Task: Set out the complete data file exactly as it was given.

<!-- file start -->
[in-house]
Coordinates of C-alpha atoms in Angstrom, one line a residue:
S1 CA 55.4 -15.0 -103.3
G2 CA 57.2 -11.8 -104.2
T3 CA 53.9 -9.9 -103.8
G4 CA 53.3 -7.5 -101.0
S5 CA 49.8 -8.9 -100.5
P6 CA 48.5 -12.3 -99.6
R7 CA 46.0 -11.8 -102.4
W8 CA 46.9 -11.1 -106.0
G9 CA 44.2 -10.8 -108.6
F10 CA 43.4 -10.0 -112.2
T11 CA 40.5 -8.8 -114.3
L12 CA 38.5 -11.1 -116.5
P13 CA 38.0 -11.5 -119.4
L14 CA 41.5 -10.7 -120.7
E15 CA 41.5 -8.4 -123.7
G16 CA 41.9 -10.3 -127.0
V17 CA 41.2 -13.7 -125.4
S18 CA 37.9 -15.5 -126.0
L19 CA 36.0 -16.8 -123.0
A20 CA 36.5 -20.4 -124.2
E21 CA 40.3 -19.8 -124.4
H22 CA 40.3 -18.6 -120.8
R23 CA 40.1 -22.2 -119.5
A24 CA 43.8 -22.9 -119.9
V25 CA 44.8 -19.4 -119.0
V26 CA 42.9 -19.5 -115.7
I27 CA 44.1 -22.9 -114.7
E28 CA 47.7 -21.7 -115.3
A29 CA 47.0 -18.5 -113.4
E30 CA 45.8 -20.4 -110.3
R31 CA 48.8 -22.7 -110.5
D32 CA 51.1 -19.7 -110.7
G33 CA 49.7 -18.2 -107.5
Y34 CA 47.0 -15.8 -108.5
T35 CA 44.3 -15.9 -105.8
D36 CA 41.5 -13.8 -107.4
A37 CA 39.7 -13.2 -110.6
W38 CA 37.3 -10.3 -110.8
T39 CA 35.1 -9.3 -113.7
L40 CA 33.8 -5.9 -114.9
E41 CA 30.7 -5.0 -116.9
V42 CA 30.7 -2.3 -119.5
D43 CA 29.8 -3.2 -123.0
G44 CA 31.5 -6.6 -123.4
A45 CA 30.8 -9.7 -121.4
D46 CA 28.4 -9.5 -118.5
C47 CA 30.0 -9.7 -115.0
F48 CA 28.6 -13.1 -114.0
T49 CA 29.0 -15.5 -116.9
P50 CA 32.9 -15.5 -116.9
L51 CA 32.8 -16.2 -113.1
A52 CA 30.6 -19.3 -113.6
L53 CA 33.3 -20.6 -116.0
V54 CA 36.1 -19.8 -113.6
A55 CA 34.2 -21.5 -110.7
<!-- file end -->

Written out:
[in-house]
Coordinates of C-alpha atoms in Angstrom, one line a residue:
S1 CA 55.4 -15.0 -103.3
G2 CA 57.2 -11.8 -104.2
T3 CA 53.9 -9.9 -103.8
G4 CA 53.3 -7.5 -101.0
S5 CA 49.8 -8.9 -100.5
P6 CA 48.5 -12.3 -99.6
R7 CA 46.0 -11.8 -102.4
W8 CA 46.9 -11.1 -106.0
G9 CA 44.2 -10.8 -108.6
F10 CA 43.4 -10.0 -112.2
T11 CA 40.5 -8.8 -114.3
L12 CA 38.5 -11.1 -116.5
P13 CA 38.0 -11.5 -119.4
L14 CA 41.5 -10.7 -120.7
E15 CA 41.5 -8.4 -123.7
G16 CA 41.9 -10.3 -127.0
V17 CA 41.2 -13.7 -125.4
S18 CA 37.9 -15.5 -126.0
L19 CA 36.0 -16.8 -123.0
A20 CA 36.5 -20.4 -124.2
E21 CA 40.3 -19.8 -124.4
H22 CA 40.3 -18.6 -120.8
R23 CA 40.1 -22.2 -119.5
A24 CA 43.8 -22.9 -119.9
V25 CA 44.8 -19.4 -119.0
V26 CA 42.9 -19.5 -115.7
I27 CA 44.1 -22.9 -114.7
E28 CA 47.7 -21.7 -115.3
A29 CA 47.0 -18.5 -113.4
E30 CA 45.8 -20.4 -110.3
R31 CA 48.8 -22.7 -110.5
D32 CA 51.1 -19.7 -110.7
G33 CA 49.7 -18.2 -107.5
Y34 CA 47.0 -15.8 -108.5
T35 CA 44.3 -15.9 -105.8
D36 CA 41.5 -13.8 -107.4
A37 CA 39.7 -13.2 -110.6
W38 CA 37.3 -10.3 -110.8
T39 CA 35.1 -9.3 -113.7
L40 CA 33.8 -5.9 -114.9
E41 CA 30.7 -5.0 -116.9
V42 CA 30.7 -2.3 -119.5
D43 CA 29.8 -3.2 -123.0
G44 CA 31.5 -6.6 -123.4
A45 CA 30.8 -9.7 -121.4
D46 CA 28.4 -9.5 -118.5
C47 CA 30.0 -9.7 -115.0
F48 CA 28.6 -13.1 -114.0
T49 CA 29.0 -15.5 -116.9
P50 CA 32.9 -15.5 -116.9
L51 CA 32.8 -16.2 -113.1
A52 CA 30.6 -19.3 -113.6
L53 CA 33.3 -20.6 -116.0
V54 CA 36.1 -19.8 -113.6
A55 CA 34.2 -21.5 -110.7